When Great Britain attempted to enforce these recognized prohibitions against trading with the enemy it was found difficult to show that the suspected ships had in reality had dealings with the public enemy or with its agents. The ships were not bound for a hostile port nor for a blockaded one, but for a neutral harbor which was not even contiguous to either the Transvaal or Orange Free State. Other Governments, although ready to admit that it was competent for England to forbid her own subjects to trade with the enemy, were not willing to allow their respective subjects to suffer the loss of goods which had been shipped in good faith. The character of the goods apparently excluded the idea of contraband of war, and the ships themselves, since they were bound from neutral ports to a neutral port, appeared to be acting in good faith.
THE SEIZURES. MARIA, MASHONA, BEATRICE, AND SABINE.
THE MARIA.—As early as September 6, 1899, the Maria, a Dutch ship, had touched at Cape Town on her way to Delagoa Bay with a cargo consisting largely of flour, canned meats and oats shipped from New York. She was allowed to proceed after a short detention by the British authorities although goods in her cargo were plainly marked for the Transvaal. It was realized under the circumstances that there was no ground for the detention of ship or cargo, and in view of the fact that no war was in progress at the time, the detention of the vessel even for a short period would appear to have been unjustifiable. The Maria called at Port Elizabeth, whence she cleared for Delagoa Bay. On October 29 she put in for coal at Durban, three hundred miles from Lorenzo Marques, and was boarded by the commander of the English ship Tartar. The Maria’s captain was willing to be visited and searched without protest. According to the official report, “no guard was placed on her,” and “the agents were willing to land all the contraband." The commander of the Tartar informed them that if this were submitted to the vessel need no longer be detained. When the Maria had been brought in and no contraband was discovered by the search, the agents of the ship protested against the landing of that portion of the cargo consisting of flour and other goods which they considered innocent, but spoke of the vessel, it was alleged, as belonging to a British company called the “American-African Line.” The commander of the English cruiser pointed out to them that British subjects could not under the Governor’s proclamation trade with the enemy, and mentioned the warning in a local customs notice as the penalty for “vessels which carried contraband of war or goods of whatever nature the real destination of which was the enemy or their agents in neutral ports."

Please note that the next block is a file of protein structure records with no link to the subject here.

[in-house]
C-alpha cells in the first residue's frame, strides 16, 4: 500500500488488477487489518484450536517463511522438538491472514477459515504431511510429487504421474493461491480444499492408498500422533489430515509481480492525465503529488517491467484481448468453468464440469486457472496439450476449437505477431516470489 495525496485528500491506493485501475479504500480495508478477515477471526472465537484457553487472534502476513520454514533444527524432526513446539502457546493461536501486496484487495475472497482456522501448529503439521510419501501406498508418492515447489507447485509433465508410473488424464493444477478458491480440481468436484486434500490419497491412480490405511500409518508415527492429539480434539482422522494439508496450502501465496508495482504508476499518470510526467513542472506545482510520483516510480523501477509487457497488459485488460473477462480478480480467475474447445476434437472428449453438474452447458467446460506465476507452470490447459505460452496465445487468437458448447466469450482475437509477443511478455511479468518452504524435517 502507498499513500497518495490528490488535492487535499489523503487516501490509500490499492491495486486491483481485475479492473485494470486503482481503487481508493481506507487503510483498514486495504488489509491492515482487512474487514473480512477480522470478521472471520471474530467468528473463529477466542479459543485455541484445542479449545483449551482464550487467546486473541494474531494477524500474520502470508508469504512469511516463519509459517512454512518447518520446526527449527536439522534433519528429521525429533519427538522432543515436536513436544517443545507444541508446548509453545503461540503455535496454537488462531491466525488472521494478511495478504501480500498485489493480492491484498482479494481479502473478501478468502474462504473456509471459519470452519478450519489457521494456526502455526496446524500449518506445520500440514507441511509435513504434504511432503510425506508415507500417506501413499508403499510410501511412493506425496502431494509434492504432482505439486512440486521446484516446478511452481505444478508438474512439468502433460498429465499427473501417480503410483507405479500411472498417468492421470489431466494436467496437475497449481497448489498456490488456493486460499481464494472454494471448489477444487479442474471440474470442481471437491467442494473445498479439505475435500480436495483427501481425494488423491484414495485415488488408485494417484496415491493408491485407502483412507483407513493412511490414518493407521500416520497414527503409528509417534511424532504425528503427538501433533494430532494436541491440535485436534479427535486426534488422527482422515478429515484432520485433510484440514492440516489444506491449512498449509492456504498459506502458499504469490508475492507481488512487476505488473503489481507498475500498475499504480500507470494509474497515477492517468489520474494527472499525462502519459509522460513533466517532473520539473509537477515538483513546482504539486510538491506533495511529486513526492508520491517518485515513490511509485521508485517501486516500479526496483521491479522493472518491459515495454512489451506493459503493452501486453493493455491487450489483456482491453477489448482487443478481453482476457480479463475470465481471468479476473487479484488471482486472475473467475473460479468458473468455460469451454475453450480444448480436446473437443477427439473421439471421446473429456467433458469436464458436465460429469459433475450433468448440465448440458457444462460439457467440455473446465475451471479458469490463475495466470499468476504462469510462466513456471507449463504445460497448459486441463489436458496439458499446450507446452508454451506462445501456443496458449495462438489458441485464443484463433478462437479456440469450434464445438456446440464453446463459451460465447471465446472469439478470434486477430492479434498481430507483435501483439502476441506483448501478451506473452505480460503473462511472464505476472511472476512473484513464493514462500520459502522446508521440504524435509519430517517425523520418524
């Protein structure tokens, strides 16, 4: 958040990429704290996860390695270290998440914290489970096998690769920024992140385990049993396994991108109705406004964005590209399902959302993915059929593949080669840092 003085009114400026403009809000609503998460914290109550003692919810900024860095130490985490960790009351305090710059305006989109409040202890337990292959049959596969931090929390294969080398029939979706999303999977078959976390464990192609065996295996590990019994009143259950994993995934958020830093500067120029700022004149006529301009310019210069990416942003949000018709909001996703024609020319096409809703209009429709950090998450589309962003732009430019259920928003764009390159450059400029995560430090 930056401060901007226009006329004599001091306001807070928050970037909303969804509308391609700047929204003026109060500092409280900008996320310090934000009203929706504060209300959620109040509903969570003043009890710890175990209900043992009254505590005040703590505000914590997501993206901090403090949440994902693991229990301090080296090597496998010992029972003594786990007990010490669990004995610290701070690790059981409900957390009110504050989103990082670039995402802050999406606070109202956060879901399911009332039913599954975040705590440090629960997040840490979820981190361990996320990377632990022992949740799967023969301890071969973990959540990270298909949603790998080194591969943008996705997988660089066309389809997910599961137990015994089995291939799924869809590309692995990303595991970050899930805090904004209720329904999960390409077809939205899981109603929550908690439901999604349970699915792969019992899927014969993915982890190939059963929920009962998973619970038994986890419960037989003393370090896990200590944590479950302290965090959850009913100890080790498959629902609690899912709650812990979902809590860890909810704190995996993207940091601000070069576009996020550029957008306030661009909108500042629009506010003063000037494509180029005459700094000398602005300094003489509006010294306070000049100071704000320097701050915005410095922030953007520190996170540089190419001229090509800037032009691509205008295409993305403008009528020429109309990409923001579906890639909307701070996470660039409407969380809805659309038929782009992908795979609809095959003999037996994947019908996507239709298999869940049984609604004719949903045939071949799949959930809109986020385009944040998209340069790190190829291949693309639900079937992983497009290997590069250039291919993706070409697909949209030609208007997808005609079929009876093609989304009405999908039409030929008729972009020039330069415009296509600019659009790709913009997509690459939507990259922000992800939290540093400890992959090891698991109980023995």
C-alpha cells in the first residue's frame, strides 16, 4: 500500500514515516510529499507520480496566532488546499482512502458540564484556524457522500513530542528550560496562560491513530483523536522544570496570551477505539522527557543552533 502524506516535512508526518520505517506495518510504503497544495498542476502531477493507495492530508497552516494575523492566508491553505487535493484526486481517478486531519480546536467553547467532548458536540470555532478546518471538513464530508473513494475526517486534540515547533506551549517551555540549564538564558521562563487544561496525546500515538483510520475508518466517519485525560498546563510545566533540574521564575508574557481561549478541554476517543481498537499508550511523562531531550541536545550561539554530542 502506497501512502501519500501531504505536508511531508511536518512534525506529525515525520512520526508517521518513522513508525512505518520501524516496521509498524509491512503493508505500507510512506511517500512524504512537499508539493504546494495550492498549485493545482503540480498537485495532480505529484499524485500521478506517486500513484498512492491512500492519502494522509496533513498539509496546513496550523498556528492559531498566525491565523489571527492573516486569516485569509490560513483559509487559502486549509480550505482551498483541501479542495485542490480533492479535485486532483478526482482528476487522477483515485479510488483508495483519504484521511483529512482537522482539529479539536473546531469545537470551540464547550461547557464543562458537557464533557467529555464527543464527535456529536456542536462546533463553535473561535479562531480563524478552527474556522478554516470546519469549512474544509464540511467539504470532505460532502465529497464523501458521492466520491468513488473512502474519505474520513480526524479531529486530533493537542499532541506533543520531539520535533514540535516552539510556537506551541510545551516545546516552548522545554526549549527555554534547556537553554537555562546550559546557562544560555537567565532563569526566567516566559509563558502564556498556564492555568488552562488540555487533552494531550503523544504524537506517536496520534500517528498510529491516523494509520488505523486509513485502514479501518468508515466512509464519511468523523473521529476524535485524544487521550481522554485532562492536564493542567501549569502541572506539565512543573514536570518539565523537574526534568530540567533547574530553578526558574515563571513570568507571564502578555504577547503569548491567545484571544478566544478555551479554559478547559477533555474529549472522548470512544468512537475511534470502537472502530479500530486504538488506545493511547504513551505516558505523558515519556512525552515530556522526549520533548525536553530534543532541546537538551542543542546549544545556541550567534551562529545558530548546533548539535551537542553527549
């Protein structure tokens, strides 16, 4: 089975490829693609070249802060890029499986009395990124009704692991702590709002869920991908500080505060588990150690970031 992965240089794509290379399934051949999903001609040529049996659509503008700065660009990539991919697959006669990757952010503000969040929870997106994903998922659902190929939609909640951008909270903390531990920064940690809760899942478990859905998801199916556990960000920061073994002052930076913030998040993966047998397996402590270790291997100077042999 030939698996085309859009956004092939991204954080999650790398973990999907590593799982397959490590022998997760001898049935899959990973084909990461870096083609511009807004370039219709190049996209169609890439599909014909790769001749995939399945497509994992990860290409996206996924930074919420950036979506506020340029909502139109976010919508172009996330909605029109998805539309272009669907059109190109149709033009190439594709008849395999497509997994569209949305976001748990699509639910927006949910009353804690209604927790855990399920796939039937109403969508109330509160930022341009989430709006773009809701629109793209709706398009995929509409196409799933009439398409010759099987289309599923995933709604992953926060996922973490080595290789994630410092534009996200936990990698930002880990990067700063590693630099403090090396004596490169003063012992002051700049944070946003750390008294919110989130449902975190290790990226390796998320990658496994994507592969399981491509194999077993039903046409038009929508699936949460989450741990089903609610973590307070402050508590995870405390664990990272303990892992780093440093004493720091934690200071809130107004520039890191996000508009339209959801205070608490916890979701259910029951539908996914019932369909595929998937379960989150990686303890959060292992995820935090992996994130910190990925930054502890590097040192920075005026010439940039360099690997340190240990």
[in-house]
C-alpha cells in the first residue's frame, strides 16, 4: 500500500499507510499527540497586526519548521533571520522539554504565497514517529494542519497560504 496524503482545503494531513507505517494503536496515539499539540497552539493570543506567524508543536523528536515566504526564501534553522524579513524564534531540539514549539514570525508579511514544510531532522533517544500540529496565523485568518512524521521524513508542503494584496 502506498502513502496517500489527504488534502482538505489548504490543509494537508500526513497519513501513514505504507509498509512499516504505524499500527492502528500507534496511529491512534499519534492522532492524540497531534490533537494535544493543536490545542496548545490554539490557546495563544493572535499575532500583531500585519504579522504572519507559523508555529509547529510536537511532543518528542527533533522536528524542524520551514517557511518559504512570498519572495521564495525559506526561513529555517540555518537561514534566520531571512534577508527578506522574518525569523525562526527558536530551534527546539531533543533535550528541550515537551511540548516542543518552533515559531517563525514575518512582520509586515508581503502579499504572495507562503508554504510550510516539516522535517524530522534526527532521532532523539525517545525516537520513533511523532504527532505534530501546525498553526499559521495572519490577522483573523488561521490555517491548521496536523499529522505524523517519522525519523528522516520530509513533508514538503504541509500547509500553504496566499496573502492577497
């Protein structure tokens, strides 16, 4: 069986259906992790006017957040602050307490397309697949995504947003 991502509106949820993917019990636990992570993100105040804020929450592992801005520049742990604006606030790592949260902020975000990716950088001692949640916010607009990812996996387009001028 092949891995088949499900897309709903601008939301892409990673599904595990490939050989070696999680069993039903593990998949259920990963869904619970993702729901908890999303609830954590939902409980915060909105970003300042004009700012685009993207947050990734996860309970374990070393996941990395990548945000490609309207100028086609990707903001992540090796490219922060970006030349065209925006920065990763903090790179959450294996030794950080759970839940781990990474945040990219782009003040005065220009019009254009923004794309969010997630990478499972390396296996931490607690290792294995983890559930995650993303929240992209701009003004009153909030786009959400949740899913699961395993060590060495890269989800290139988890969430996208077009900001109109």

[Footnote 7: For. Rel., 1900, p. 529.]
[Footnote 8: For. Rel., 1900, p. 575.]
[Footnote 9: For. Rel., 1900, p. 575.]